1. Edison

        Dear South of Davis: I received this information from a representative of a national company that builds and manages apartment buildings in urban areas throughout the entire country. I am not aware of any developments that company currently owns or manages in the Sacramento area.  They built some developments in the Sacramento area in the past, but have since sold them.

        1. Edison

          SOD:  Also, one of the speakers at the Tuesday night Council meeting pointed out that the Sterling proposal includes 5-story apartments. I subsequently checked the City’s website for the Sterling project, and found that indeed the developer is proposing 5-floors with 2 x 6″ wood framing.

    2. South of Davis

      Edison wrote:

      > I’ve been told by experienced apartment developers that

      > it is in fact quite feasible and cost effective to construct

      > wood frame apartment buildings of 5 or even 6 floors

      Can you give us the address of even one of these 5-6 floor apartment buildings that have been built anywhere around Davis and/or Sacramento (or anywhere else in the country with rents and building costs similar to Davis and/or Sacramento?)  If these type of apartments are both “feasible and cost effective to construct” there should be lots of them.

      1. hpierce

        Until relatively recently, UCD was the only local FD that had ‘hook and ladder’ equipment… now that UCD/Davis FD’s are functionally/operationally joined, and with fairly recent changes on the Building Code re:  fire suppression sprinklers, as it relates to “feasible and cost effective to construct”, past performance is no guarantee of future results…

        But there is still the “community opposition” (aka, not in my neighborhood) piece…

  5. Roberta Millstein

    I’m really pleased to hear that UCD and the City Council listened to citizen concerns about building on the athletic fields.  Thanks to all involved for their spirit of cooperation and collaboration. Special thanks to Eileen Samitz, Colin Walsh, and others for spearheading the effort.  I hope this is a positive sign for more such exchanges in the future.

    I’m also very pleased to hear that the Council and citizens are continuing to press UCD to house more students.  I hope that they listen.  I think it would be beneficial to students, the campus, and the city to have a higher percentage students living on campus than is currently planned.  Again, thanks to all for their hard work.

    Finally, if we want to consider putting Nishi back on the table, why don’t we take the time to do the air quality students that Dr. Cahill recommended?  Jan-Feb would be the perfect time, as (iirc) those were the months of greatest concern.  Even better, the studies could be continued into the spring, or perhaps even summer months, to get a sense of the range of pollutants at the site.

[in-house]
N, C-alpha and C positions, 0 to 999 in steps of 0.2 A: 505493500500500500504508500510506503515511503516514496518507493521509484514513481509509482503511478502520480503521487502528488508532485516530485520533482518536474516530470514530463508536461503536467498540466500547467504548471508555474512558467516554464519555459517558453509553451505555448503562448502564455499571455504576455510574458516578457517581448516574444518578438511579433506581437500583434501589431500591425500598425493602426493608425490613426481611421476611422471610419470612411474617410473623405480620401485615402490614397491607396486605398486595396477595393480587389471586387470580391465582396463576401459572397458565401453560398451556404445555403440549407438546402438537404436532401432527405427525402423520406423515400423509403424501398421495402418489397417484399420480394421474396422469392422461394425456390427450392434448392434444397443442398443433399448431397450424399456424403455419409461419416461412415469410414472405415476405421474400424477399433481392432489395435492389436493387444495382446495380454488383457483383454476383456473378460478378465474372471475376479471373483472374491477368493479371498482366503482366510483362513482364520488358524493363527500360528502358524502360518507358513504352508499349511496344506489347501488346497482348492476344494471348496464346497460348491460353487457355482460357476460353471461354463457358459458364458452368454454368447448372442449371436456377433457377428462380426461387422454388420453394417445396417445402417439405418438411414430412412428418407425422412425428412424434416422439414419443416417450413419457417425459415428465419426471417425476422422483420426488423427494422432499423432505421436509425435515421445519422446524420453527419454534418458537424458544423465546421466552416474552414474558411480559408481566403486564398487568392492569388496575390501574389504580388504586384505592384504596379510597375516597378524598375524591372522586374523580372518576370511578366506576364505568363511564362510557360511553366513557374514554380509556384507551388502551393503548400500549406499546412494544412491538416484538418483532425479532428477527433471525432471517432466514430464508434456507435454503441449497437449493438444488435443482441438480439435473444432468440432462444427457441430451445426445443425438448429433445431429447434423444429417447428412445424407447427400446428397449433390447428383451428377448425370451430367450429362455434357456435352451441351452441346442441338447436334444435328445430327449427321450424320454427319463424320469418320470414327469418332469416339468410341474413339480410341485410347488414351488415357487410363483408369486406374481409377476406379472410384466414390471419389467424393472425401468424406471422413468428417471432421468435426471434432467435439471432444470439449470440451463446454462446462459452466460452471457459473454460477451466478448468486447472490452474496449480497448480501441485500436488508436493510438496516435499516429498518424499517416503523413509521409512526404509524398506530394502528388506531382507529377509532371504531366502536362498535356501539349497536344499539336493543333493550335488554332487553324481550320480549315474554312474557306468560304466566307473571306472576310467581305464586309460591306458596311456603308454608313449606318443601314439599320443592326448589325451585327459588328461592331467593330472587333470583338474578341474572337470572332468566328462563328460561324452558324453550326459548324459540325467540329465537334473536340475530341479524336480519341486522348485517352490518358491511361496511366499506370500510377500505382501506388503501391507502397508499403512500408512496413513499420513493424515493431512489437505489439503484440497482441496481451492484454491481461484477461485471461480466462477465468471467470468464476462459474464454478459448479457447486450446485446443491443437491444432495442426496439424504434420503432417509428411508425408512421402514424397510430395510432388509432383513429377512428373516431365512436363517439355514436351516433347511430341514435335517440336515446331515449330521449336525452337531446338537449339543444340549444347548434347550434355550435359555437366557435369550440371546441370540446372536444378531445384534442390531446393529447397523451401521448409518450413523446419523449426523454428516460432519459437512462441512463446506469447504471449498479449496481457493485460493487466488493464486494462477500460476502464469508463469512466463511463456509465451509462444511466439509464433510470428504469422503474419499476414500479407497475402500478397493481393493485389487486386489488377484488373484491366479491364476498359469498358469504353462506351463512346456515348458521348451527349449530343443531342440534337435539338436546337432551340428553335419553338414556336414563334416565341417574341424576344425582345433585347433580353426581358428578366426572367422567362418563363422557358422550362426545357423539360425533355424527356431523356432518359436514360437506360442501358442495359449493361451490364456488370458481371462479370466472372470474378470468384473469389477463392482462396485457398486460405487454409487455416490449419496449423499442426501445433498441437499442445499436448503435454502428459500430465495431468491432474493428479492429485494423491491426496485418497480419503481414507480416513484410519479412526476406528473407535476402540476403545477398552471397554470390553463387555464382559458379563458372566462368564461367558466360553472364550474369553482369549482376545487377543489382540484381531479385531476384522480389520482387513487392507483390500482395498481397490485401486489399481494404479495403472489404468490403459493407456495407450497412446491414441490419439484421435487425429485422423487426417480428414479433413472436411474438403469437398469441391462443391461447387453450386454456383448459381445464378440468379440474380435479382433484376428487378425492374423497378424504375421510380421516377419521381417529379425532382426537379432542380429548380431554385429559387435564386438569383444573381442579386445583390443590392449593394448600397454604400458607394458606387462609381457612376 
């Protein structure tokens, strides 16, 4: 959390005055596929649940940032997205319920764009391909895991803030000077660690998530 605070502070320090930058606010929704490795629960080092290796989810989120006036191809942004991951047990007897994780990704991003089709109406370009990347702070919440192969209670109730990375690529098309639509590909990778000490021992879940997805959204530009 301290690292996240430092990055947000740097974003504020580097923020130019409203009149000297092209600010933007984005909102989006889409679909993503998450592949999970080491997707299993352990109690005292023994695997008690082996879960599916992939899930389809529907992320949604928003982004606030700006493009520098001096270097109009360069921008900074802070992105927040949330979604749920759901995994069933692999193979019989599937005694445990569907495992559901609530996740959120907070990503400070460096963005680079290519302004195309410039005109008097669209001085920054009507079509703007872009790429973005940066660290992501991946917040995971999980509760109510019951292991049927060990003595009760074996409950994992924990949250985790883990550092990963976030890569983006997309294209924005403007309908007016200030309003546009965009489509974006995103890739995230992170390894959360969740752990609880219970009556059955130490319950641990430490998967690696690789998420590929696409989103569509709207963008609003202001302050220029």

1. Mark West

      Yes, congratulations to all those Roberta named for once again ignoring the critical problems facing the City of Davis and instead, spending their time blaming the University, all in order to save a lawn. Such an impressive accomplishment!

      1. Roberta Millstein

        Mark, I look forward to seeing the collaborative spirit you display in working to solve what you see as the critical problems facing the City.  Or, you can continue to unproductively carp at people here on the Vanguard.

        You may not have seen the fields as important.  Obviously, many disagreed.  Community leaders work with the people in the communities; they don’t attack them.

    2. Tia Will


      I agree with you about the need for more extensive studies. I think that these should also include an assessment of the actual epidemiology of the areas that are similar in proximity and configuration to this site. If they do not demonstrate that there are increased health problems on these sites, I do not believe that this information should be ignored based on one set of information that conforms with one’s preconceived idea, no matter which direction the information points.

  6. Edison

    Millstein is right on target. The Nishi EIR found that the human health impacts from ultrafine particulates and diesel emissions would be, in CEQA parlance, “significant and unavoidable.” If the City of Davis and UCD have a continued desire to press ahead with developing Nishi–despite the fact that the voters have spoken–then they should hire a qualified air quality consultant to conduct 12 months of ambient air quality monitoring at the site and then write a report describing once and for all what the air quality implications would be for residential development at the site.  Until such action occurs, I believe it would be irresponsible for residential development to occur there. If 12 months of scientifically valid air quality studies conclude the exposure levels would be well within acceptable standards, then perhaps renewed discussion of residential development would be warranted.  However, I believe the site has far too much potential value for 100% R&D development complementary to UCD research activities to sacrifice it for residential purposes.   Just think of the freeway visibility a high-tech firm would get from having its signage visible from the freeway.